In four months, Rigoulot became known in the whole France and in the whole world. In a few years, he became a French celebrity and was called as the “strongest man in the world” and, perhaps, the most popular weightlifter in the world before the beginning of the World War II.


 

Vasily Alexeev: Strong in Paris (1971)


History in Color:


February 14, 1971, Paris, France – Legendary Vasily Alexeev snatches an opener at the Memorial Jean Dame tournament in France. Another legendary lifter, heavyweight Jaan Talts is assisting Alexeev and can be seen between the curtains in the back.


This was still an “early period” of Vasily Alexeev’s era in the super heavyweight. He was 29 and just a year ago won his first world title at the 1970 World Championships in Columbus, OH, USA.


In his career, Alexeev set 80 world records. 32 of them were in the clean-and-jerk, 17 in the press lift, 27 in total and 4 in the snatch. One of these snatch world records was actually set during the tournament in France shown on the cover photo.


Here is complete list of snatch world records set by Vasily Alexeev:



  • 177kg (Shakhty, 12/4/1970)

  • 177.5 (Paris, 2/14/1971)

  • 180kg (Moscow, 7/24/1971)

  • 187.5 (Verona, 6/6/1974)


 


 

Hans Zdrazila at the 1963 Danube Cup


History in Color:


Budapest, Hungary, 1963 – One of the best middleweights of the 1960s, Hans Zdrazila competes for Team Czechoslovakia  in the 75kg class at the 1963 Danube Cup in Danube.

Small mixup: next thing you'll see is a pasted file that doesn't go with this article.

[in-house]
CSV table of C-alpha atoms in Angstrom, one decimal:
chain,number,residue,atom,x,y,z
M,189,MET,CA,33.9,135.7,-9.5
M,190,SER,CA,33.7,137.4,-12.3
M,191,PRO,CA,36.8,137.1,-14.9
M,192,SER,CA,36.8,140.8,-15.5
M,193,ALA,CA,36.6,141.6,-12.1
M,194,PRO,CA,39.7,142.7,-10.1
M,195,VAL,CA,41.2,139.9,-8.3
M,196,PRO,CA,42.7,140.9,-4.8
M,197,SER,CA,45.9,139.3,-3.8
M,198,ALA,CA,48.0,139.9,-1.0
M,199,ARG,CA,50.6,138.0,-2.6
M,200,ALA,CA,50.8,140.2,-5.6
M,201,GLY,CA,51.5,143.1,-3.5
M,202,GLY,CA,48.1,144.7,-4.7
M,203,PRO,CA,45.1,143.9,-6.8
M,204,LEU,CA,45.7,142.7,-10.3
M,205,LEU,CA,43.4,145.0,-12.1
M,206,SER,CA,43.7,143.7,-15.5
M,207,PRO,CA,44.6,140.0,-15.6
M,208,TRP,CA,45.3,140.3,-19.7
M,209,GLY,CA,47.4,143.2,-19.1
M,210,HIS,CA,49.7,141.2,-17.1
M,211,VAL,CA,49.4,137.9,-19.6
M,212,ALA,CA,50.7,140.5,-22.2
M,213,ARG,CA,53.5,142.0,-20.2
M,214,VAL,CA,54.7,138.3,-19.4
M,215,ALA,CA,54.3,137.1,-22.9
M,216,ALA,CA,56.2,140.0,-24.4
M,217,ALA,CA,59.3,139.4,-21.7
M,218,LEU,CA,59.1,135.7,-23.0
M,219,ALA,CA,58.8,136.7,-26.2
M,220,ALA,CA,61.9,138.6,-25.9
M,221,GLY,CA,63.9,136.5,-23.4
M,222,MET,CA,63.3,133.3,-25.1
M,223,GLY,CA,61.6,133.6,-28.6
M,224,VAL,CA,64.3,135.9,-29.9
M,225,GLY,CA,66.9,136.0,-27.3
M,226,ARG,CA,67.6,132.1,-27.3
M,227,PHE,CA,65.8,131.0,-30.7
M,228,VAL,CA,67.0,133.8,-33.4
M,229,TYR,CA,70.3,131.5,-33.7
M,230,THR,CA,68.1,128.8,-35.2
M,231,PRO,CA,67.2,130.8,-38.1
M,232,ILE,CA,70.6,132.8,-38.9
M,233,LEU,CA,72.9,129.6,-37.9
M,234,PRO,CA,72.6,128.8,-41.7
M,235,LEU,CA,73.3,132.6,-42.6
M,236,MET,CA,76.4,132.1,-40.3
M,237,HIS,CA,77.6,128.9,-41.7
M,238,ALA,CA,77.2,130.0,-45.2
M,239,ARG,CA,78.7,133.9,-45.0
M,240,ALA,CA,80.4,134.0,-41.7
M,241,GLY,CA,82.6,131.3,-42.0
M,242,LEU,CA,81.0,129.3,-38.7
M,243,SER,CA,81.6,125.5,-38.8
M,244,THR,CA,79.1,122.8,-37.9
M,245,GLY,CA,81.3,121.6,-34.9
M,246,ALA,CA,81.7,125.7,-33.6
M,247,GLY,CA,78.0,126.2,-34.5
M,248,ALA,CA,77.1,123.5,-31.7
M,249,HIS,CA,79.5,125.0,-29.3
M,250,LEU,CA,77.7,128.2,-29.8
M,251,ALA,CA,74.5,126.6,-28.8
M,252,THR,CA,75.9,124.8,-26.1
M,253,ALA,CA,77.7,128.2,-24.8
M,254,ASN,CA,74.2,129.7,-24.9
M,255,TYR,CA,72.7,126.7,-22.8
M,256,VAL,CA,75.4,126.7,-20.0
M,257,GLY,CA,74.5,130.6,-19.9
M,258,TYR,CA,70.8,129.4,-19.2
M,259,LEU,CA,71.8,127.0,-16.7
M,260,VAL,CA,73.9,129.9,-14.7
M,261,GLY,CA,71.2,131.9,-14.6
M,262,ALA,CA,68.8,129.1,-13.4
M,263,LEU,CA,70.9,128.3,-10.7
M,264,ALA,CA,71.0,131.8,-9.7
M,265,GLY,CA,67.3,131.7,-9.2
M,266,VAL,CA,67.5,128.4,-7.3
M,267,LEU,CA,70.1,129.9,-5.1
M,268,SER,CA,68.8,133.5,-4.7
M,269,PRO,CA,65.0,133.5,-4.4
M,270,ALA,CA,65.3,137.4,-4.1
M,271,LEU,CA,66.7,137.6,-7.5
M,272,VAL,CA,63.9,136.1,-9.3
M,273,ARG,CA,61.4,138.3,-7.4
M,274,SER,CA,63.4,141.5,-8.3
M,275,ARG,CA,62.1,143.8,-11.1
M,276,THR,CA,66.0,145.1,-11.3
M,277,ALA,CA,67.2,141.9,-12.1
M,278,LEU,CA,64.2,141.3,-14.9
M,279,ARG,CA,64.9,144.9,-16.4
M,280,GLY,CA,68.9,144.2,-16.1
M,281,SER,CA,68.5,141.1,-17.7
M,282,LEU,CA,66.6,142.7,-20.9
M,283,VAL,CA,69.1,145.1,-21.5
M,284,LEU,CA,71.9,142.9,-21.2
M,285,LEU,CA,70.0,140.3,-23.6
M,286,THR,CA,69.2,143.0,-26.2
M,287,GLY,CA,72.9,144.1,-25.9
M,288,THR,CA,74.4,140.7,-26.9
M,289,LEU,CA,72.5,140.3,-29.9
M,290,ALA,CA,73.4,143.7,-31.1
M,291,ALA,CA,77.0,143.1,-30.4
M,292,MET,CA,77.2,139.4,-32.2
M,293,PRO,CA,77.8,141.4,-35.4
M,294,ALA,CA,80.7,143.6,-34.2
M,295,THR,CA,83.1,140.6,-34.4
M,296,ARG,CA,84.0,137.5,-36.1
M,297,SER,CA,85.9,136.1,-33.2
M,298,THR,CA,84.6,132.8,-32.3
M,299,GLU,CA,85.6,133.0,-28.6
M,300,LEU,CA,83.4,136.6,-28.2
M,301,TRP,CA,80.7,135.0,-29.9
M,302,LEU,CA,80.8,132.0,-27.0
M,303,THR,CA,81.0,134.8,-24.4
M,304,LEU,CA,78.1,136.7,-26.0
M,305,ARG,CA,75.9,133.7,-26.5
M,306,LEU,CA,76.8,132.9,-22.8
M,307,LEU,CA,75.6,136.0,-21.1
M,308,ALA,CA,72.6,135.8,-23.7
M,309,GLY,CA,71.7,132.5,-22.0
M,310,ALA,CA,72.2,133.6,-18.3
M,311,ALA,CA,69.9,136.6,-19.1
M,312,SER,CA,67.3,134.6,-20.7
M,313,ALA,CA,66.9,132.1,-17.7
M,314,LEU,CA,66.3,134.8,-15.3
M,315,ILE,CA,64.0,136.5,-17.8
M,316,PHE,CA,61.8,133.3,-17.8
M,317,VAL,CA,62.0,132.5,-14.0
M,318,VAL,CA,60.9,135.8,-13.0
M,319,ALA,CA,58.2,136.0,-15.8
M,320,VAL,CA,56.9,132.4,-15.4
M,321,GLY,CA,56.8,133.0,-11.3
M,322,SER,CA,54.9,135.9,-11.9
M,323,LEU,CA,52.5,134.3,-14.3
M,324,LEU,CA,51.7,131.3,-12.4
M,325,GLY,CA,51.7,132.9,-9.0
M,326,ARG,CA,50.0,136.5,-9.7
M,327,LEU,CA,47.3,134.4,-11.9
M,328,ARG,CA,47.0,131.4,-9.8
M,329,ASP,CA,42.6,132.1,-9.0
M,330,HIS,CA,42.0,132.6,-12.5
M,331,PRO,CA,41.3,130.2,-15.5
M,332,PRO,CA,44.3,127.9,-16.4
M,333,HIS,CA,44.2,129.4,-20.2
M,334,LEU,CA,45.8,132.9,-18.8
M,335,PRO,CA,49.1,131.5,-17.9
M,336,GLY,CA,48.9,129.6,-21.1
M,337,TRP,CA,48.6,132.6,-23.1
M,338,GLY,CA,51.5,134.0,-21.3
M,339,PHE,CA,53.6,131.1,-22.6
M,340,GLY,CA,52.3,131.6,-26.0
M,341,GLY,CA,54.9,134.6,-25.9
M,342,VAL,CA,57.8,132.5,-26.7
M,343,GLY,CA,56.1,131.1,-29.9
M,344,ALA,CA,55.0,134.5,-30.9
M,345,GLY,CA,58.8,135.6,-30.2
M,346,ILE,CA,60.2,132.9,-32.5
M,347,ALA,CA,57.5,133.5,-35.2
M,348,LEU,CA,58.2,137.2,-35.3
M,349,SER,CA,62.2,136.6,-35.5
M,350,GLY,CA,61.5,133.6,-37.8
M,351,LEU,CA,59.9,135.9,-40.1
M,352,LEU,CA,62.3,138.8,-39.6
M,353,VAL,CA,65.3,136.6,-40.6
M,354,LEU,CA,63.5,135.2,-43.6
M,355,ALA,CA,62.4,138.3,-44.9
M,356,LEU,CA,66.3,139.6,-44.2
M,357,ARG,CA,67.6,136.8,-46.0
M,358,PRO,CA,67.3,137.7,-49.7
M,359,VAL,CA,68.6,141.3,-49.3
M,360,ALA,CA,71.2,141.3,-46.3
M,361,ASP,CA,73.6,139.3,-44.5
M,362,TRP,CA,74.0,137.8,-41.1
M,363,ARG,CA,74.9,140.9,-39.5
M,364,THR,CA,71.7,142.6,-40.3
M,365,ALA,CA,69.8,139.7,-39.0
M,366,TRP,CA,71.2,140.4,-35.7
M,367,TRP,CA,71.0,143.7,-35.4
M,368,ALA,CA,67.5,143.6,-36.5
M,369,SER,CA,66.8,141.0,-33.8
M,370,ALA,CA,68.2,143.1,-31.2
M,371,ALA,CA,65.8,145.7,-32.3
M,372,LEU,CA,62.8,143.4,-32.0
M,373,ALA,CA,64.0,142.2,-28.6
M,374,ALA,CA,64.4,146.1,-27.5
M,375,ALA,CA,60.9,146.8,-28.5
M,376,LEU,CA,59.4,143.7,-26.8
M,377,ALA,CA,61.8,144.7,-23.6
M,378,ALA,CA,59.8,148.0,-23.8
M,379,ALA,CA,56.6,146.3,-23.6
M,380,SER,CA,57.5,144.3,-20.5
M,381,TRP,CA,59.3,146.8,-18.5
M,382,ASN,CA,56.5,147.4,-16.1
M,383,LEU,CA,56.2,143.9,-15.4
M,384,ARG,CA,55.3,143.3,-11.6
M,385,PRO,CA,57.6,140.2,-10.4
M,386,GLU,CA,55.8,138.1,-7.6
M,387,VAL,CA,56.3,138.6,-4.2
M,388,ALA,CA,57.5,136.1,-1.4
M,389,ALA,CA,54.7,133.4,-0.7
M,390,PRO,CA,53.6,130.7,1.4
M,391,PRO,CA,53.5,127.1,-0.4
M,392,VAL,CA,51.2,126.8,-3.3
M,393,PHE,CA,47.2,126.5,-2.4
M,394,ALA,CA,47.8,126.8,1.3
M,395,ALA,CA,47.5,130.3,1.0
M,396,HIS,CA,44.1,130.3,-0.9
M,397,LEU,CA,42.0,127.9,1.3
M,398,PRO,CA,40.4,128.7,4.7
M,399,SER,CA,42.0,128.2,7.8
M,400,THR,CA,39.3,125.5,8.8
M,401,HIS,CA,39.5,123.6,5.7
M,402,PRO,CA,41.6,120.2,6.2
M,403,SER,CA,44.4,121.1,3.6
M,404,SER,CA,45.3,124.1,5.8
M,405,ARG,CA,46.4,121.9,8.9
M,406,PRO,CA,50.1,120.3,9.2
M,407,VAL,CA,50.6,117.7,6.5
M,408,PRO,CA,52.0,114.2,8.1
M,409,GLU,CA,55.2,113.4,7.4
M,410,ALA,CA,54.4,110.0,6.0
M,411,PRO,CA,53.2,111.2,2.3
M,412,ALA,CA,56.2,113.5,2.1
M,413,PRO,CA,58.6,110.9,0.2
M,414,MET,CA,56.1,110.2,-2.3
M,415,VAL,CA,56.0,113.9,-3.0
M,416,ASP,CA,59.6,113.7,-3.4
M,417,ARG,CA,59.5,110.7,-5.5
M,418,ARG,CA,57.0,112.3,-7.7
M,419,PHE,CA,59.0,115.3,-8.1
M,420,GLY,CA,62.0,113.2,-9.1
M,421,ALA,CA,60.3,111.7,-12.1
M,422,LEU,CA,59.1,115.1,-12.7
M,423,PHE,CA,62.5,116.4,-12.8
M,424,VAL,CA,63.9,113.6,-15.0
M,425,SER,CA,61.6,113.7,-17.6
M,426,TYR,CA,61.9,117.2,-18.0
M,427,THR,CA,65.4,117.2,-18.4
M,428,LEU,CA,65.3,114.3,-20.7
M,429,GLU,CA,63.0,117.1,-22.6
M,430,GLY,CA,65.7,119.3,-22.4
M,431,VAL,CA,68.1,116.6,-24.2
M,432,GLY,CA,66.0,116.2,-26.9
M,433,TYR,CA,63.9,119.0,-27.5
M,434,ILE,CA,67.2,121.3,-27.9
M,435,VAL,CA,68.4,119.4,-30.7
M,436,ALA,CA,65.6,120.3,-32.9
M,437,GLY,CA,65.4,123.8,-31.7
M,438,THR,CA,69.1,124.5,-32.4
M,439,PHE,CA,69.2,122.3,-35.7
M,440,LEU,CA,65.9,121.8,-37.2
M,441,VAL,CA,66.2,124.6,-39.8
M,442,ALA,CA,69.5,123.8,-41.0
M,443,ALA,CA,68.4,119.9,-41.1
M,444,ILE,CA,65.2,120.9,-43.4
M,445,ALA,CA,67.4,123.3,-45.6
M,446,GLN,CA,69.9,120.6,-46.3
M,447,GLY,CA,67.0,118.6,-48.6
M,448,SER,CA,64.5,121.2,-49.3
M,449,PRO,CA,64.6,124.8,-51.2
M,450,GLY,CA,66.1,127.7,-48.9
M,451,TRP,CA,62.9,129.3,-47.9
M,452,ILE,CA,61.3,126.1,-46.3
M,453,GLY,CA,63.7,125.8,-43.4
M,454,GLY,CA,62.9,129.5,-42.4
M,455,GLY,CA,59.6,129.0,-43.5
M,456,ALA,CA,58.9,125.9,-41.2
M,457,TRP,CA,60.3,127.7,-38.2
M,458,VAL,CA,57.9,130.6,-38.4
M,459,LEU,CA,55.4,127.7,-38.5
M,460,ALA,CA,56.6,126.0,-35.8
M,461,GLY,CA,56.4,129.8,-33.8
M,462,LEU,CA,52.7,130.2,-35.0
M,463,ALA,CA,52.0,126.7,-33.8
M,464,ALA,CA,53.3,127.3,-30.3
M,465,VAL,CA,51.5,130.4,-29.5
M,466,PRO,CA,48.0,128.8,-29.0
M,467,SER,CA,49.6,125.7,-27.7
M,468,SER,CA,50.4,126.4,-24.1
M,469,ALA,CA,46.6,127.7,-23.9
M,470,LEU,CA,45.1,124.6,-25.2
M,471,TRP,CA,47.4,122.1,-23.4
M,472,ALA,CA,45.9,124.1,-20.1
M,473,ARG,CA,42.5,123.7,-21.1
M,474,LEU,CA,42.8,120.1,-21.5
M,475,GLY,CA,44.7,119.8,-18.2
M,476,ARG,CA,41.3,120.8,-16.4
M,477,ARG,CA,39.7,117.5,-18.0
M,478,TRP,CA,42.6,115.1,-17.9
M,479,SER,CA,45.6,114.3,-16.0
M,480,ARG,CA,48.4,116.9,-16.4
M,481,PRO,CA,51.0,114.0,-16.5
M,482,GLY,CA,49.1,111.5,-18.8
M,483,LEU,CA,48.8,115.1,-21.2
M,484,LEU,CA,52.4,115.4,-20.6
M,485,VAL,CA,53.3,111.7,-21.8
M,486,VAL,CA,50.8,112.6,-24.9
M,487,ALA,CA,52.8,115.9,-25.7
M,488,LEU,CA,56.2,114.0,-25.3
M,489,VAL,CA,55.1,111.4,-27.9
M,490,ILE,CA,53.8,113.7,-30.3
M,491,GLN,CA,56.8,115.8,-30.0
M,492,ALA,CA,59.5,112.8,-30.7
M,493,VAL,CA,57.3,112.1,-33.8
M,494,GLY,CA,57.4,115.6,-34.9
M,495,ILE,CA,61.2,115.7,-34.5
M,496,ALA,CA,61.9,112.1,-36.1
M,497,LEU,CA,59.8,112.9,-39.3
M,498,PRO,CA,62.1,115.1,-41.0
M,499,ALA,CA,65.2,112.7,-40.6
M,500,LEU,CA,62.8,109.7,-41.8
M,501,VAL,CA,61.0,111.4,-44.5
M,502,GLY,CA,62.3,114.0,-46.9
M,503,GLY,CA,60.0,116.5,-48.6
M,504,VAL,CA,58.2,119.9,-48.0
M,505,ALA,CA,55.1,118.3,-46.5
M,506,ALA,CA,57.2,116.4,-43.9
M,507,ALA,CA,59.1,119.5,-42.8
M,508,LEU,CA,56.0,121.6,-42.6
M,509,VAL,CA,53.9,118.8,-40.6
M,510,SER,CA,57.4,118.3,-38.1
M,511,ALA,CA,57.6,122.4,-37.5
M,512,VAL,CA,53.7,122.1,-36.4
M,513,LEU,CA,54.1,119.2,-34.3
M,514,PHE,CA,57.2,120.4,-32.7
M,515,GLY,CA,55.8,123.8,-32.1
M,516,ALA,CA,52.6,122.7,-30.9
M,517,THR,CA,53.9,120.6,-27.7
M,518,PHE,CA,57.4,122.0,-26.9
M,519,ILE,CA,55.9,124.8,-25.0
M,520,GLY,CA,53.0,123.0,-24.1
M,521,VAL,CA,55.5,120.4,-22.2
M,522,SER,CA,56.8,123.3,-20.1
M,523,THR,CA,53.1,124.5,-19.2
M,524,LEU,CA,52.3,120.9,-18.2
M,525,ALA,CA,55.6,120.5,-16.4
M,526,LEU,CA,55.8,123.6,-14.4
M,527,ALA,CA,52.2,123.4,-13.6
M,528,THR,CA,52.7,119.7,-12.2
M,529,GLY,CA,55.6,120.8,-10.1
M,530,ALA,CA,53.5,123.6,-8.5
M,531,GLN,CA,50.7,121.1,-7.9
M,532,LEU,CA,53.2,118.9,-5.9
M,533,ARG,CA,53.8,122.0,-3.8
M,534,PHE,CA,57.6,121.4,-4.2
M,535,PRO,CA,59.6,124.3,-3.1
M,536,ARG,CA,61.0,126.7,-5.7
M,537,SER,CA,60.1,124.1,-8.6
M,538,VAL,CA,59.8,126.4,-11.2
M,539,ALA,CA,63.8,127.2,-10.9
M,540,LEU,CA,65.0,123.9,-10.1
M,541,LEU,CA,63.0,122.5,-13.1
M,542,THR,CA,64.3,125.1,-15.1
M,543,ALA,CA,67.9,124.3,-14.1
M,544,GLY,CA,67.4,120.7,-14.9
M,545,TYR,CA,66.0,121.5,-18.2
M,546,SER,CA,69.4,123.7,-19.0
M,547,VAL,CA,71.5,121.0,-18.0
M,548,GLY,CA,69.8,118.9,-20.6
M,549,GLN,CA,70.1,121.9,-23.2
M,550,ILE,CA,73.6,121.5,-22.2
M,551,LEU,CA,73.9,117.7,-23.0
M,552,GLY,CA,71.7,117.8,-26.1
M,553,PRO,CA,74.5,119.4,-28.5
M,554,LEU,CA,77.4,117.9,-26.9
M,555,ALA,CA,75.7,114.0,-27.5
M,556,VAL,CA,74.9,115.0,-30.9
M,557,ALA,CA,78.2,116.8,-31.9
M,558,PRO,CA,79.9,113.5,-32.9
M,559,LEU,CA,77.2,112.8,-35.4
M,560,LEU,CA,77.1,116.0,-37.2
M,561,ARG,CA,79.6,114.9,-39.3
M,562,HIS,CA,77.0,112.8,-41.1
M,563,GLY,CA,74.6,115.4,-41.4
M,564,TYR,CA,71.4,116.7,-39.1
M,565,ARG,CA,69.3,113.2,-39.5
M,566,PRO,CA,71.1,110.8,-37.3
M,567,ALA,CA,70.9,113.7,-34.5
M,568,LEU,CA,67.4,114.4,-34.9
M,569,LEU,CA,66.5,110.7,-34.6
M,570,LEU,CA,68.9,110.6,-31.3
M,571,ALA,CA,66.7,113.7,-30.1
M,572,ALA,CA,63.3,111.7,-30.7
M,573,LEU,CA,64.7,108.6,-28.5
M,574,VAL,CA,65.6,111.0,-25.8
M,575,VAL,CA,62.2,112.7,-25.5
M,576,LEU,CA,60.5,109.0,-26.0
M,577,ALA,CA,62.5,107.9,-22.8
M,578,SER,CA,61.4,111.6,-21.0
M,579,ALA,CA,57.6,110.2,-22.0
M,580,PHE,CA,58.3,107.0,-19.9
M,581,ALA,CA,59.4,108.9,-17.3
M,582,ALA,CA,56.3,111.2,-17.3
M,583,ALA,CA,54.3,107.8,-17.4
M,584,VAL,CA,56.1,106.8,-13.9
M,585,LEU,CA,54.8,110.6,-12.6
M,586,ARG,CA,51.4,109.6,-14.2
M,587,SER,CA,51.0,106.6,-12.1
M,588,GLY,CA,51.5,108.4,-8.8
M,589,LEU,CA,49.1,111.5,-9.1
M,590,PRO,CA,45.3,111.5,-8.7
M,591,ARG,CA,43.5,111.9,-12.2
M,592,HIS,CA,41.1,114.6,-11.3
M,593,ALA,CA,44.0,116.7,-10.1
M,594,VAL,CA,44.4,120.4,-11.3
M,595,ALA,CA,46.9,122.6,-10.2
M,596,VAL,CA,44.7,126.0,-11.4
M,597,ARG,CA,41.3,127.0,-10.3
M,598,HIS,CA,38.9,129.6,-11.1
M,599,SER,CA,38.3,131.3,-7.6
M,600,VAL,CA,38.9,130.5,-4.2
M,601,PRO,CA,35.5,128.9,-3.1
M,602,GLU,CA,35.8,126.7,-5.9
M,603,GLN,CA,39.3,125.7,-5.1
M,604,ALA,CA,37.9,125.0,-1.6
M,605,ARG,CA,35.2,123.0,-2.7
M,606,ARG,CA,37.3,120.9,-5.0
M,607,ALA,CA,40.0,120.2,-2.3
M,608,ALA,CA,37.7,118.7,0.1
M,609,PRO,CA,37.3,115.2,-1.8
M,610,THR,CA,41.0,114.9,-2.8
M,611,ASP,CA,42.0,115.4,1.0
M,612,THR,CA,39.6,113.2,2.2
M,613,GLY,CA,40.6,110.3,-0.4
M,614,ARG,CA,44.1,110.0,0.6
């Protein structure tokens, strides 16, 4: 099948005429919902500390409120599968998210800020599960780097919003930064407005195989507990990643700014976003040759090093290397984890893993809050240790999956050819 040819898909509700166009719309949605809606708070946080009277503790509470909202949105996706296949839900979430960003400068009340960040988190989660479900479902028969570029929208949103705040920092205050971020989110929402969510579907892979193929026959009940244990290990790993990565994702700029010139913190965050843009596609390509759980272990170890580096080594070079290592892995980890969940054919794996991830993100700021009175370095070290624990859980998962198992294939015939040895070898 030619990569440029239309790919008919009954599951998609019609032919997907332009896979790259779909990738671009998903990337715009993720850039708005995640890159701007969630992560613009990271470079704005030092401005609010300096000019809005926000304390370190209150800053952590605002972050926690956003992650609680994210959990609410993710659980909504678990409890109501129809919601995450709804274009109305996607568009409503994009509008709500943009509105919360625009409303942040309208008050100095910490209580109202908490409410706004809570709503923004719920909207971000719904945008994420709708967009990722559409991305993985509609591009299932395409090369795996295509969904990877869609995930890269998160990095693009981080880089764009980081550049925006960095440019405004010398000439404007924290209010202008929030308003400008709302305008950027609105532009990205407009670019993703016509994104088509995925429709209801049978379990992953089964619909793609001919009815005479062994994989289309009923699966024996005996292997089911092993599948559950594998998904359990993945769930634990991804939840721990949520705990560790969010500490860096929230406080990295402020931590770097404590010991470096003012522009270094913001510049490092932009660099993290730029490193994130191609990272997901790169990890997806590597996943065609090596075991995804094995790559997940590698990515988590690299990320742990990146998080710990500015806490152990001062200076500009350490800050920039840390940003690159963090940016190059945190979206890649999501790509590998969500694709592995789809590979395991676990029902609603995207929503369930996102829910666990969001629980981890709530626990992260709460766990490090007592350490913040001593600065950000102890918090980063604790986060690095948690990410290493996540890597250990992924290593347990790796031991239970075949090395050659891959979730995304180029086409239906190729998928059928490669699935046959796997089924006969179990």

In a year, Hans Zdrazila stepped up from being one of the best to being the best when he became an Olympic champion in the middleweight at the 1964 Summer Olympics in Tokyo.


History in Color:

August 1, 1967, Moscow, USSR – The 90kg weight class winners of the 1967 USSR Spartakiade and 1967 USSR Championships are receiving their awards at the “Shakhter” (Coal Miner) Weightlifting Hall in Moscow (left to right):


Anatoly Kalenichenko (silver medal, Dynamo Volgograd,  482.5kg), Jaan Talts (gold medal, Jiud Tallinn, 502.5kg), Alexander Kidyaev (bronze medal, Avangard Lugansk, 475kg), Victor Lyakh (4th place, Army Rostov, 470kg), Alexander Kasyanov (5th place, Lokomotiv Leningrad, 467.5kg), Karl Pumpurins (6th place, Dynamo Riga, 465kg)


It was the first USSR title won by Jaan Talts of Estonia. That night, 23-year old Estonian lifter set 3 world records and became the first middle heavyweight athlete in the world in the prestigious 500 Club.